Mitch McConnell compared the FBI investigation of Brett Kavanaugh to McCarthyism and announced that he is going hold a vote on Kavanaugh‘s Supreme Court nomination confirmation this week.
Video of McConnell comparing the FBI investigation to McCarthyism:
McConnell said on the Senate floor, “The time for endless delay and obstruction has come to a close. Judge Kavanaugh’s nomination is out of committee. We’re considering it here on the floor. We’ll be voting this week.”
Nothing that the FBI finds is going to change Republican minds
McConnell’s statements on the Senate floor made it clear. The Republicans who support Kavanaugh have their minds made up and nothing that the FBI finds is going to change their yes votes for his confirmation. What is unknown is whether or not the FBI report will swing any of the three remaining undecided Republican Senators.
It is possible that Sens. Flake, Collins, and Murkowski will view the FBI report as giving them enough cover to vote to confirm Kavanaugh. If the FBI finds inconsistent or untrue statements from Kavanaugh, it could be enough to sink the nomination, but as Monday, no one knows for sure.
What would sink Kavanaugh‘s nomination would be if more women came forward, but that has not happened yet.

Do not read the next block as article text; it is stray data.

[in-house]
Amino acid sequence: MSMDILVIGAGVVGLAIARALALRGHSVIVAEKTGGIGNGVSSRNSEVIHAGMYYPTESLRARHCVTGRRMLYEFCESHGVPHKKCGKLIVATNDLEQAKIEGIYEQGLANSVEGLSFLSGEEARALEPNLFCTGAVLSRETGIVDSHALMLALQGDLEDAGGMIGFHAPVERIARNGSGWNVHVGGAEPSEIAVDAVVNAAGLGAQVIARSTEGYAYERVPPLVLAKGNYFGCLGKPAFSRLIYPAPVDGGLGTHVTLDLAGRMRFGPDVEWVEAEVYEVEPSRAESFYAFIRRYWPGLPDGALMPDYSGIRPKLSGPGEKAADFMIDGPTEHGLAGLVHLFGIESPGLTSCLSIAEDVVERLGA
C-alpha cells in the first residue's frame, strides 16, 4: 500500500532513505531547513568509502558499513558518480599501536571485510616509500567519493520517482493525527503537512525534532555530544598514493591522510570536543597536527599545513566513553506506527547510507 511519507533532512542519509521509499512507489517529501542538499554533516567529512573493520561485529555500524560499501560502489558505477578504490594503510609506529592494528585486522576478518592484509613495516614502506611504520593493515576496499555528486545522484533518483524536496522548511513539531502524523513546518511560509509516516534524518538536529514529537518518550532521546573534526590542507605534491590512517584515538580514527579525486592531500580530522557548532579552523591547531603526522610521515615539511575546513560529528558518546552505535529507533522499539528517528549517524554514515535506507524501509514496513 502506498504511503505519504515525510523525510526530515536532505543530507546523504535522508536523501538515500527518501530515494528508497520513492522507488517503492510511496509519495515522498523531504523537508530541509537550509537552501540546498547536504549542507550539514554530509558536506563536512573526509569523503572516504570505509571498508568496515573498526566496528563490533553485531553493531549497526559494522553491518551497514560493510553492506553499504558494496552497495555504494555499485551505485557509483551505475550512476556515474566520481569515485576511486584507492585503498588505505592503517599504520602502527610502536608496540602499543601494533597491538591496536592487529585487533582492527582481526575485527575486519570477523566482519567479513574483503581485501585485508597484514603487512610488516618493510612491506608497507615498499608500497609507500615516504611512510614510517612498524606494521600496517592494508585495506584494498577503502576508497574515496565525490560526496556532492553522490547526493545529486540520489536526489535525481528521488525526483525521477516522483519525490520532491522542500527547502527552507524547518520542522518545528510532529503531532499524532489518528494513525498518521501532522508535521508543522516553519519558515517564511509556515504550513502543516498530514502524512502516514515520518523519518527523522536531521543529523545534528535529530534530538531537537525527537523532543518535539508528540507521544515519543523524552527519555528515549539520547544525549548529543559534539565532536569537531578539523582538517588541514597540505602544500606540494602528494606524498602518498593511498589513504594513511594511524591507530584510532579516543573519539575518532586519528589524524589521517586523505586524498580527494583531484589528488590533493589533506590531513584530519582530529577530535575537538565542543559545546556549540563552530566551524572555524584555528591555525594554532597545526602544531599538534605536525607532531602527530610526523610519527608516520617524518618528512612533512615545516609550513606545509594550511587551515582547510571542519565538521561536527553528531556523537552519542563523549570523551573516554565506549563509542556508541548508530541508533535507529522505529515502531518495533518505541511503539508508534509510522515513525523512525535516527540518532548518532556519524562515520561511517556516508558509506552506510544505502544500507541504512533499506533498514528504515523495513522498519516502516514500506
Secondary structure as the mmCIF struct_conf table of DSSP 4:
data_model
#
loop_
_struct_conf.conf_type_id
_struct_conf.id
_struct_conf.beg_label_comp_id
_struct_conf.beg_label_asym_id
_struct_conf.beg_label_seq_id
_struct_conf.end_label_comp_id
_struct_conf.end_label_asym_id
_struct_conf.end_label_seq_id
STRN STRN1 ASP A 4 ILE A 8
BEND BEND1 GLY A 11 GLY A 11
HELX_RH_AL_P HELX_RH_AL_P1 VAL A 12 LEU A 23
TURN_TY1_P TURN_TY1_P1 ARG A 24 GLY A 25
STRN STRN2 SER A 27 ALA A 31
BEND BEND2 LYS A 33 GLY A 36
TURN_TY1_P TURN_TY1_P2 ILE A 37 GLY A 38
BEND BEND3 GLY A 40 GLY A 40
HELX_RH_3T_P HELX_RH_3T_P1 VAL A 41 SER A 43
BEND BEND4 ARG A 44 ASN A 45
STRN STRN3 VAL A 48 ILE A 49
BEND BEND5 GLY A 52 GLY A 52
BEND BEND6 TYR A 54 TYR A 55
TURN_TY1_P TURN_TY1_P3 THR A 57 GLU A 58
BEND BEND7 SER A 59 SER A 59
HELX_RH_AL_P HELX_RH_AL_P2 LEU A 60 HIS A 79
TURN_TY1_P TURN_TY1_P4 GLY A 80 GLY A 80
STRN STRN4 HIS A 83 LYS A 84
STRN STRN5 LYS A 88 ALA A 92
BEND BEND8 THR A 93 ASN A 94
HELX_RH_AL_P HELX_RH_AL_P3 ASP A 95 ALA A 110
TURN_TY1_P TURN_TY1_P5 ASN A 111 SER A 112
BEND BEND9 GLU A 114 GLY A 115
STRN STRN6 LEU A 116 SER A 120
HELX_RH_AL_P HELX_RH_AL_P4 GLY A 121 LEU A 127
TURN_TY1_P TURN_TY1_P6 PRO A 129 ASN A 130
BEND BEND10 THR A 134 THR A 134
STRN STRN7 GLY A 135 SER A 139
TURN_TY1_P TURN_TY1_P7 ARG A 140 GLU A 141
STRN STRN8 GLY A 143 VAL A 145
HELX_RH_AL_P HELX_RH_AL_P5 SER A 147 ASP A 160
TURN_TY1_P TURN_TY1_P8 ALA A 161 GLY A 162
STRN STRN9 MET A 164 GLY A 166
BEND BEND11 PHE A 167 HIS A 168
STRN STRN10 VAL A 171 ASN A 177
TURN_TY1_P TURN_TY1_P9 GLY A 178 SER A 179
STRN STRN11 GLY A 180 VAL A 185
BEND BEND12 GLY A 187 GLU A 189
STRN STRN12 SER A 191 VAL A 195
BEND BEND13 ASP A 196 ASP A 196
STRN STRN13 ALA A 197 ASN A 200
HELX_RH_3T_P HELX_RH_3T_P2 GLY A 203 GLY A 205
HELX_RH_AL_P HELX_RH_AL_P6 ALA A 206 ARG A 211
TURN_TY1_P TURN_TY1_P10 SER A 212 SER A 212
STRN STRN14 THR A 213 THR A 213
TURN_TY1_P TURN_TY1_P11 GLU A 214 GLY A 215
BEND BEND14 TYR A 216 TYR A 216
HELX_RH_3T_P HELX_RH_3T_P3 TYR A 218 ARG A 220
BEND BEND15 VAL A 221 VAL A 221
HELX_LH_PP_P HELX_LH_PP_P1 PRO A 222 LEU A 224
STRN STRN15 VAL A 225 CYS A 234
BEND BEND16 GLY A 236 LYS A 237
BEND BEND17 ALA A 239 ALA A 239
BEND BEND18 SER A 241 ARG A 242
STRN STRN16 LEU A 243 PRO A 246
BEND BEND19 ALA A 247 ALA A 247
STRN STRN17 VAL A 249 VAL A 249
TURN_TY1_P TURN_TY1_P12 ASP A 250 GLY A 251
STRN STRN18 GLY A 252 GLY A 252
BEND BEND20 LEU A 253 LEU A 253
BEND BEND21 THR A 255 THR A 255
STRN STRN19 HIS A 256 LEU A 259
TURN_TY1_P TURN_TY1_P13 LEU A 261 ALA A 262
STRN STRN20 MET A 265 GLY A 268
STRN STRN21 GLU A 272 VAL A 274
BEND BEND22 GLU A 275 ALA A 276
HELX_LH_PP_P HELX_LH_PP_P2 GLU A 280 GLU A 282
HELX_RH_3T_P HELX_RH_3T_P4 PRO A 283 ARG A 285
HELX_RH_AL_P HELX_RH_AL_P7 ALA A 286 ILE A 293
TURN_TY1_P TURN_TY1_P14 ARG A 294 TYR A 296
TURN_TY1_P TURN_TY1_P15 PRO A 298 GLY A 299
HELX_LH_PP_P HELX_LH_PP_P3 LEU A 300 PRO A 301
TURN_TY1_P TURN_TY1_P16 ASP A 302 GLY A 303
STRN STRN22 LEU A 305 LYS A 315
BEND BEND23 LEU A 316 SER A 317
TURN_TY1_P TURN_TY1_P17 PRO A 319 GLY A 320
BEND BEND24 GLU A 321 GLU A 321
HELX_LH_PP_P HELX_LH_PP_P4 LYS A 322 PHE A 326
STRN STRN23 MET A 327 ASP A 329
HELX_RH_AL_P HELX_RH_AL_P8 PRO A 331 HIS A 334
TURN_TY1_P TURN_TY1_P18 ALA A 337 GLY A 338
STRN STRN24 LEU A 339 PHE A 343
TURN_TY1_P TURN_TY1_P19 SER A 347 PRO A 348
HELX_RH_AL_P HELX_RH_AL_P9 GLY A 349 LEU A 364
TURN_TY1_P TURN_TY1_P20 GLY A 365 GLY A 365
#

Mitch McConnell is making it clear that he doesn’t care if Brett Kavanaugh is a sexual predator, he wants the fifth conservative vote on the Supreme Court. McConnell referred to the FBI investigation as both McCarthyism and obstruction. It is neither. The investigation is part of the fact-finding and vetting process that Senate Republicans have ignored due to their rush to get a Supreme Court justice confirmed before they potentially lose the Senate next month.
Mitch McConnell is going to force a vote on Kavanaugh, and if his pressure tactics backfire, a Supreme Court seat might be vacant for the next two years.
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Jason is the managing editor. He is also a White House Press Pool and a Congressional correspondent for PoliticusUSA. Jason has a Bachelor’s Degree in Political Science. His graduate work focused on public policy, with a specialization in social reform movements.
Awards and Professional Memberships
Member of the Society of Professional Journalists and The American Political Science Association